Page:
a year of migration By Reuters
© Reuters. FILEPHOTO: A rope is used to help children seeking asylum in America cross the Rio Grande River into Mexico. It was taken in Ciudad Acuna in Mexico on September 20, 2021. REUTE
(Reuters) – Cold, hunger and danger. This is what people encounter when they leave their home countries. Many times, these conditions are life-threatening.
The U.N. refugee organization estimates that around 4.2 million people are stateless, but the real number could be much higher.
An average of 290,000. to 340,000 children per annum were born into refugee lives between 2018 and 2020.
Here is a list of all the difficulties people have had to overcome since leaving their home countries.
* In Bosnia, dozens of people, some fleeing conflict in Afghanistan, shelter in abandoned buildings in and around the northwestern town of Bihac. While they are waiting to cross into Croatia-member European Union, the people wrap their bodies as well as possible against snow and freezing.
* Thousands of Hondurans, including many families with children, cross the border at El Florido to Guatemala, hoping to reach the United States. Skirmishes break out at the border and Guatemalan authorities use sticks and tear gas to beat back people fleeing poverty and violence https://www.reuters.com/investigates/special-report/honduras-crime-migration in their homeland.
* Spanish police in the North African enclave of Melilla rescue people hiding in waste containers, including one inside a plastic bag full of toxic ash, as they try to make their way to the Spanish mainland.
* German NGO ship Sea-Watch rescues more than 360 people from dinghies off the Libyan coast. It is known for being one of the deadliest migration routes in the world.
* Deteriorating security and economic conditions in Mexico and the Northern Triangle – Guatemala, Honduras and El Salvador – has led to the biggest rise in the number of migrants at the United States’ southwestern border in 20 years, with President Joe Biden’s administration racing to handle an influx of children trying to cross the border alone.
* Spain deploys troops to the Spanish enclave of Ceuta in northern Africa to patrol the border with Morocco after around 8,000 people enter the North African enclave by swimming in or climbing over the fence.
Spanish soldier Rachid Mohamed talks to a young boy using plastic bottles to keep afloat as he swims across the ocean to El Tarajal, Morocco. The solder stated that the boy preferred to die. He said that it was something he had never heard anyone as young say.
Unaccompanied children and two-thirds (or more) of the Ceuta migrants were expelled by Spanish authorities. Many say that they intend to return to Europe.
* Thousands of Belarusians escaping a political crackdown by President Alexander Lukashenko have fled to neighbouring Poland, where nearly 10,000 have applied for humanitarian visas or asylum in the past year.
* Rescue organisations operating in the Mediterranean call for an end to people being handed over to the Libyan authorities due to reports of ill treatment.
* More than 40 Africans are rescued, while four die, after their boat ran aground on the coast of Lanzarote in Spain’s Canary Islands, while more than 100 people make it safely to other islands.
The Interior Ministry statistics show that 8,222 individuals arrived illegally in the Canaries from January 1 to August 15. That’s more than twice as many people arriving there last year.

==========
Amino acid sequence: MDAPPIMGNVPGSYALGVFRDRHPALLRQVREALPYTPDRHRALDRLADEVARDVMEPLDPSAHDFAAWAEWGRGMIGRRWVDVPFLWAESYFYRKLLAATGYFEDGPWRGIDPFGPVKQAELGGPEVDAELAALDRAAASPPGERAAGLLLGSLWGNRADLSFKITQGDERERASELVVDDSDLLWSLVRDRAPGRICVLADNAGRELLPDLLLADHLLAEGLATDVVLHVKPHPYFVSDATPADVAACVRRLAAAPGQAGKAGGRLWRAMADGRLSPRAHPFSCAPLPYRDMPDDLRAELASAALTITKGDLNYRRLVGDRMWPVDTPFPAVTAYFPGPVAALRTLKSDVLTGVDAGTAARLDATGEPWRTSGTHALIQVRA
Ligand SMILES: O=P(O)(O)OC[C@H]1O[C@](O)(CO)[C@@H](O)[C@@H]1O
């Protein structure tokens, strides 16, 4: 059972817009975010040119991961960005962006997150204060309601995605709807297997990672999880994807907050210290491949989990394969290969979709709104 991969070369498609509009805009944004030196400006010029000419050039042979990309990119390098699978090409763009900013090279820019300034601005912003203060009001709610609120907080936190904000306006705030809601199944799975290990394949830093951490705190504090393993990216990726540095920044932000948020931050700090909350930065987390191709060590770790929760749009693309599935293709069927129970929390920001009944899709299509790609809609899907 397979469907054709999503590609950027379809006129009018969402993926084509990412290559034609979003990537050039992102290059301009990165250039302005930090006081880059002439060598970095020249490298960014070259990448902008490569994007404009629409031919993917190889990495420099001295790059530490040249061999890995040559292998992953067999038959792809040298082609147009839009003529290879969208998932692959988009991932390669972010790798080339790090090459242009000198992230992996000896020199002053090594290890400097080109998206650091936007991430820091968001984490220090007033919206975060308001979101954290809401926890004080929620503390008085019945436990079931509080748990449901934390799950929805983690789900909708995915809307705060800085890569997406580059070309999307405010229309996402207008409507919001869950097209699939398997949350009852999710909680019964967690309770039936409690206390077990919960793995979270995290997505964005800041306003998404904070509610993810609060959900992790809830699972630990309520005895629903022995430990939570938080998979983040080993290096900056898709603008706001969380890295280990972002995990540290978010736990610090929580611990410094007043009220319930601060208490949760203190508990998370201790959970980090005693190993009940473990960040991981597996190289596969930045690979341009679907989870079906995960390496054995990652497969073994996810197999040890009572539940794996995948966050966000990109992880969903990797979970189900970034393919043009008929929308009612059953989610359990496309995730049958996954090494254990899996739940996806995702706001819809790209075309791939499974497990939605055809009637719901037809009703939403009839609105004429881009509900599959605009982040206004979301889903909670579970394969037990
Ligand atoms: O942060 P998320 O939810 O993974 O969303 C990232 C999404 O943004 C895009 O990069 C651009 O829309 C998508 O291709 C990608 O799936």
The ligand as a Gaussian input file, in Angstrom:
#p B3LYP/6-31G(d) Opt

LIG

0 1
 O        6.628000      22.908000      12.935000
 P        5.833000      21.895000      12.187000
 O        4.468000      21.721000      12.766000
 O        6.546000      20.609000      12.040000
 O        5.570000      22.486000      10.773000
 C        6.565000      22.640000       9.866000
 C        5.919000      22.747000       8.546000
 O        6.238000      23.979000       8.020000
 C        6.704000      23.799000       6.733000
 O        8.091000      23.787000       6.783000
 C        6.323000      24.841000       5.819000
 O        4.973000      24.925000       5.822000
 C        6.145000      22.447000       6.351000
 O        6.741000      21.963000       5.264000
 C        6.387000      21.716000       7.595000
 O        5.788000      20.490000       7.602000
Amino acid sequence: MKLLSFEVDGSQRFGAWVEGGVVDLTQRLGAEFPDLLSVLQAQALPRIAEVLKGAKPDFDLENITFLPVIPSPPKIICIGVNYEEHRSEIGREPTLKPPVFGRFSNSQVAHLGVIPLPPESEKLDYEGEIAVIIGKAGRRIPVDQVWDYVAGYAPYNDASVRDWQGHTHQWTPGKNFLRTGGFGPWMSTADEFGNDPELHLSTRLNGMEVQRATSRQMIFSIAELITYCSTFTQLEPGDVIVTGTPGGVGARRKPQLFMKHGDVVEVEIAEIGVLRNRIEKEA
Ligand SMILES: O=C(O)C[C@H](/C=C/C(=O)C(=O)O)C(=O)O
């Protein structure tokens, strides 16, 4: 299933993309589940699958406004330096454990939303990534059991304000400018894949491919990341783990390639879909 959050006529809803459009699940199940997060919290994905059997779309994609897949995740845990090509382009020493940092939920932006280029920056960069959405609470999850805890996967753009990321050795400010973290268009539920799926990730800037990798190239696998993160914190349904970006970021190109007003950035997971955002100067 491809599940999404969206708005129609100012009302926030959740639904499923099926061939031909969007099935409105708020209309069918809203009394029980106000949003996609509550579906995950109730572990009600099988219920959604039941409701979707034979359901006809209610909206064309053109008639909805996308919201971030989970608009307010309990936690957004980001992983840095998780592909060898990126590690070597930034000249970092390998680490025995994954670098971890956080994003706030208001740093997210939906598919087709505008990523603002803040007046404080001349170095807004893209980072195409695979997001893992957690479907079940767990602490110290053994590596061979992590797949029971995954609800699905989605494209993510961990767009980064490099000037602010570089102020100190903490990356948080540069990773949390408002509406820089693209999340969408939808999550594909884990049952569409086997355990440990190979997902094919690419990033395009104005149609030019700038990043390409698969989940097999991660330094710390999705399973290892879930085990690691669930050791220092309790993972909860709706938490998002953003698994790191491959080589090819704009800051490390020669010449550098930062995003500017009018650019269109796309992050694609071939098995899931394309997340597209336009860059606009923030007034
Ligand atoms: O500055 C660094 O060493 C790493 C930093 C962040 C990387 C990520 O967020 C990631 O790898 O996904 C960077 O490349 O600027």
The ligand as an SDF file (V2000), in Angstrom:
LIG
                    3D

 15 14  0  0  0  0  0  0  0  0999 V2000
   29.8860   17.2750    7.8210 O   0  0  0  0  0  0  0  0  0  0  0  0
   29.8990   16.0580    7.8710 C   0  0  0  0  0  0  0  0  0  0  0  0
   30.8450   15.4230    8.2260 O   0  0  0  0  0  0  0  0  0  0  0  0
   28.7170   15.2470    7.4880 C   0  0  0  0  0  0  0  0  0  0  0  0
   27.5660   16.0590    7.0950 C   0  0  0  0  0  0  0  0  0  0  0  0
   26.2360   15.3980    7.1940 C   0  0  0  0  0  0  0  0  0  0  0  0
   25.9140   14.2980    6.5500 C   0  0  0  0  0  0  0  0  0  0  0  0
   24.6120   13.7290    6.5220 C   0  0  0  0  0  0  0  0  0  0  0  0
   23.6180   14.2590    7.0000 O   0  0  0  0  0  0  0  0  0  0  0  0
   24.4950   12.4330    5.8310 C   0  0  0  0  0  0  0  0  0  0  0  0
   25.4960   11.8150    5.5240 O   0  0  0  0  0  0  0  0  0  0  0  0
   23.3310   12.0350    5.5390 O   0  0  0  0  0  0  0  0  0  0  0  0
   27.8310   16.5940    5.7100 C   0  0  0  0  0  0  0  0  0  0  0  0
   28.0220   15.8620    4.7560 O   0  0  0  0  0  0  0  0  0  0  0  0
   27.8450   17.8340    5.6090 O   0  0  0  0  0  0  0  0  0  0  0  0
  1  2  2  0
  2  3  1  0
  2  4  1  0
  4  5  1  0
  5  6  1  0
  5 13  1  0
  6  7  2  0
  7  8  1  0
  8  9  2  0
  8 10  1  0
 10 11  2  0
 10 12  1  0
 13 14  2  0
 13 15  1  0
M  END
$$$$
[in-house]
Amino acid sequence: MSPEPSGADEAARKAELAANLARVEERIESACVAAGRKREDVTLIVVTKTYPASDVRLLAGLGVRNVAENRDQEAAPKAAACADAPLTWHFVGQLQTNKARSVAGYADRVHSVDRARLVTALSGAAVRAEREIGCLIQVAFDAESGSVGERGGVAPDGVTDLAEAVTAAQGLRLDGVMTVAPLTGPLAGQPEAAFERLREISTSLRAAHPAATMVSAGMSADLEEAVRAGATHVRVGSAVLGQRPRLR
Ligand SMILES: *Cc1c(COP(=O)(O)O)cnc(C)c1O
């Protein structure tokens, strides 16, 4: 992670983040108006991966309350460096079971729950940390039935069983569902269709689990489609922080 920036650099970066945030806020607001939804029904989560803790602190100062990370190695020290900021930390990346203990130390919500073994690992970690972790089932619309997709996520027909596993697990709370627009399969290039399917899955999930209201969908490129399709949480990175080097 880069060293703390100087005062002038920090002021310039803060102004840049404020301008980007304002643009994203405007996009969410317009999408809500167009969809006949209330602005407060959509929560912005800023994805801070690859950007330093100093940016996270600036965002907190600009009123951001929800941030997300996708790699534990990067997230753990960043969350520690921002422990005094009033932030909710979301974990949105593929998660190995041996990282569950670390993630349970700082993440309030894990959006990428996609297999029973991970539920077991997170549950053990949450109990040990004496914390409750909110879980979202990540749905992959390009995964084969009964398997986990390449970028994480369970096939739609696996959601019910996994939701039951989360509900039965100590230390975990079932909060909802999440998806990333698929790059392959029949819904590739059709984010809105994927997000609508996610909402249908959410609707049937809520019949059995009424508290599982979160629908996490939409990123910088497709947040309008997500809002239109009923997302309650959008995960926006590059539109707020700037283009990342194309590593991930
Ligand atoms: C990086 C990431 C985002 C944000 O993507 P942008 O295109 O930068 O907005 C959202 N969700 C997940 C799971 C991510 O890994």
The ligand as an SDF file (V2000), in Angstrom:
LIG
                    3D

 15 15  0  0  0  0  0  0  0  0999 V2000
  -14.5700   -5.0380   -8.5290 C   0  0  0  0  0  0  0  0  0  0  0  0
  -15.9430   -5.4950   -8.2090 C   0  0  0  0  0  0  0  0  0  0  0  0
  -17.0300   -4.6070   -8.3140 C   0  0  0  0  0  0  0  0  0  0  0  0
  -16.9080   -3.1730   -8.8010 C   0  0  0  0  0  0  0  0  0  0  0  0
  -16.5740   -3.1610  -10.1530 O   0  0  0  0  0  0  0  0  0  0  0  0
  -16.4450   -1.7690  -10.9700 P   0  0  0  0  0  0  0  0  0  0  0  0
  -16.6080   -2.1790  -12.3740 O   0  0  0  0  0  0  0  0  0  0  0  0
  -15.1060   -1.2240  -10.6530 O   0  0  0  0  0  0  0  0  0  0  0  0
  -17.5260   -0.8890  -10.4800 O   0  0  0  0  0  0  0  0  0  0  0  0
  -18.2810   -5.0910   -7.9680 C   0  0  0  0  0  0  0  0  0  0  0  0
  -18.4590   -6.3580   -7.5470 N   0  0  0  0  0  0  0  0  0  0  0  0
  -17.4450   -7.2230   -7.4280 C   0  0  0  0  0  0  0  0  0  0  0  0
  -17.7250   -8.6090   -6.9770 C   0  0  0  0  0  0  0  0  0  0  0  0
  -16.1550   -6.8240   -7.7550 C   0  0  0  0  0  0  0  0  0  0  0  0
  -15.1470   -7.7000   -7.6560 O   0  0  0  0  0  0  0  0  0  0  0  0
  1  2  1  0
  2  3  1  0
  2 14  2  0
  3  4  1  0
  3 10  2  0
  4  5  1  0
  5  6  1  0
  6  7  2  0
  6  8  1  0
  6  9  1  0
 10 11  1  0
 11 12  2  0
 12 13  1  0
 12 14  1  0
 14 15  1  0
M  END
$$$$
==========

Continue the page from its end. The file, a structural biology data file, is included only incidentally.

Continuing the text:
* Lithuania accuses Belarus of flying in would-be migrants and asylum-seekers from abroad to send to the European Union and begins building a 550-km (320-mile) razor wire barrier on the border to prevent them crossing illegally.
In response to the EU’s sanctions, Belarus allowed migrants to enter Lithuania as a EU member.
* Afghans who manage to make the weeks-long journey through Iran on foot to the Turkish border face a three-metre high wall, ditches or barbed wire as Turkish authorities step up efforts to block any refugee influx into the country.
* Turkey detains nearly 1,500 people near the Iranian border in just a week amid rising violence in Afghanistan.
* France and Britain agree to deploy more police and invest in detection technology on the French coast to try to stop boats packed with people making the perilous voyage across the English Channel.
Abdullah Al Badri from Kuwait described how it was to get onto a boat. “You said ‘okay, that’s it, you’re going to do (at the risk of) your life.
* Greece completes a 40-km fence, guarded by soldiers carrying rifles and equipped with hi-tech monitoring system, on its border with Turkey to stop possible asylum seekers from trying to reach Europe after the Taliban’s takeover of Afghanistan.
* Afghan migrants stranded in Serbia watch in dismay as the Islamist militants take over back home. There are about 4,500 refugees living in Serbian government camps. 1,200 migrants come from Afghanistan, according to officials.
* A ship carrying 257 people, mainly men from Morocco, Bangladesh, Egypt and Syria rescued from international waters off Tunisia, docks in the Italian port of Trapani accompanied by applause from those onboard.
* Britain approves plans to turn away boats illegally carrying people to its shores, deepening a diplomatic rift with France over how to deal with a rise of people trying to cross the Channel in small dinghies.
* More than 10,000 mostly Haitian people live in a squalid camp under a bridge in southern Texas even as hundreds more head toward the border in a growing humanitarian and political challenge for U.S. President Joe Biden.
The Haitians are joined by Cubans, Venezuelans and Nicaraguans under the Del Rio International Bridge across the Rio Grande connecting Ciudad Acuña in Mexico to Del Rio, Texas. A few of them have set up small tents while others are able to sleep with light blankets.